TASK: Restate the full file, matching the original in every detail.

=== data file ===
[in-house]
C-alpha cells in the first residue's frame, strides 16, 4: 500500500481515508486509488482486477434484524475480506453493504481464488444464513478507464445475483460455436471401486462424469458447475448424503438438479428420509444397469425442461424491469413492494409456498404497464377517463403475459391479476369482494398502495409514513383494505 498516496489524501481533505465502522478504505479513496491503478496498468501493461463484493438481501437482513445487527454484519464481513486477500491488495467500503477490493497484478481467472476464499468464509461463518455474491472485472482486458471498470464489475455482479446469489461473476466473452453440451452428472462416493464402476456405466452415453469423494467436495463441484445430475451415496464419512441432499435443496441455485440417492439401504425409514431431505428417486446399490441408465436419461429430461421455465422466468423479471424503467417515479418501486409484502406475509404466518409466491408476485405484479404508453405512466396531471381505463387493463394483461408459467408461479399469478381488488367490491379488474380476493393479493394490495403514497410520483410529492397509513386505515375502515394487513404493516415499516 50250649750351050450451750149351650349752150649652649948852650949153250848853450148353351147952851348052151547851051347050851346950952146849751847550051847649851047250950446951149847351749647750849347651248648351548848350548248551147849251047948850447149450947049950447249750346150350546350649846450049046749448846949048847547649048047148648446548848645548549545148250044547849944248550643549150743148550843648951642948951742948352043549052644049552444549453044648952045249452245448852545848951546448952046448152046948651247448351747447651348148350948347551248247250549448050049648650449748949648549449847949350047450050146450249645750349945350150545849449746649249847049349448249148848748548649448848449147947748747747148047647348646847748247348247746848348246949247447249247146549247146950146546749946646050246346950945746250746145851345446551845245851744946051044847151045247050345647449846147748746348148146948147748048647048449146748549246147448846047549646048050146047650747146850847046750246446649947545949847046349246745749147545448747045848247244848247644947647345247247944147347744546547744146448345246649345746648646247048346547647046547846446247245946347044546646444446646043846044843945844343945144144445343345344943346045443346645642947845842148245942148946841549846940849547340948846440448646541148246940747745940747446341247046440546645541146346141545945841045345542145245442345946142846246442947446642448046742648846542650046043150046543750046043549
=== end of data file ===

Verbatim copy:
[in-house]
C-alpha cells in the first residue's frame, strides 16, 4: 500500500481515508486509488482486477434484524475480506453493504481464488444464513478507464445475483460455436471401486462424469458447475448424503438438479428420509444397469425442461424491469413492494409456498404497464377517463403475459391479476369482494398502495409514513383494505 498516496489524501481533505465502522478504505479513496491503478496498468501493461463484493438481501437482513445487527454484519464481513486477500491488495467500503477490493497484478481467472476464499468464509461463518455474491472485472482486458471498470464489475455482479446469489461473476466473452453440451452428472462416493464402476456405466452415453469423494467436495463441484445430475451415496464419512441432499435443496441455485440417492439401504425409514431431505428417486446399490441408465436419461429430461421455465422466468423479471424503467417515479418501486409484502406475509404466518409466491408476485405484479404508453405512466396531471381505463387493463394483461408459467408461479399469478381488488367490491379488474380476493393479493394490495403514497410520483410529492397509513386505515375502515394487513404493516415499516 50250649750351050450451750149351650349752150649652649948852650949153250848853450148353351147952851348052151547851051347050851346950952146849751847550051847649851047250950446951149847351749647750849347651248648351548848350548248551147849251047948850447149450947049950447249750346150350546350649846450049046749448846949048847547649048047148648446548848645548549545148250044547849944248550643549150743148550843648951642948951742948352043549052644049552444549453044648952045249452245448852545848951546448952046448152046948651247448351747447651348148350948347551248247250549448050049648650449748949648549449847949350047450050146450249645750349945350150545849449746649249847049349448249148848748548649448848449147947748747747148047647348646847748247348247746848348246949247447249247146549247146950146546749946646050246346950945746250746145851345446551845245851744946051044847151045247050345647449846147748746348148146948147748048647048449146748549246147448846047549646048050146047650747146850847046750246446649947545949847046349246745749147545448747045848247244848247644947647345247247944147347744546547744146448345246649345746648646247048346547647046547846446247245946347044546646444446646043846044843945844343945144144445343345344943346045443346645642947845842148245942148946841549846940849547340948846440448646541148246940747745940747446341247046440546645541146346141545945841045345542145245442345946142846246442947446642448046742648846542650046043150046543750046043549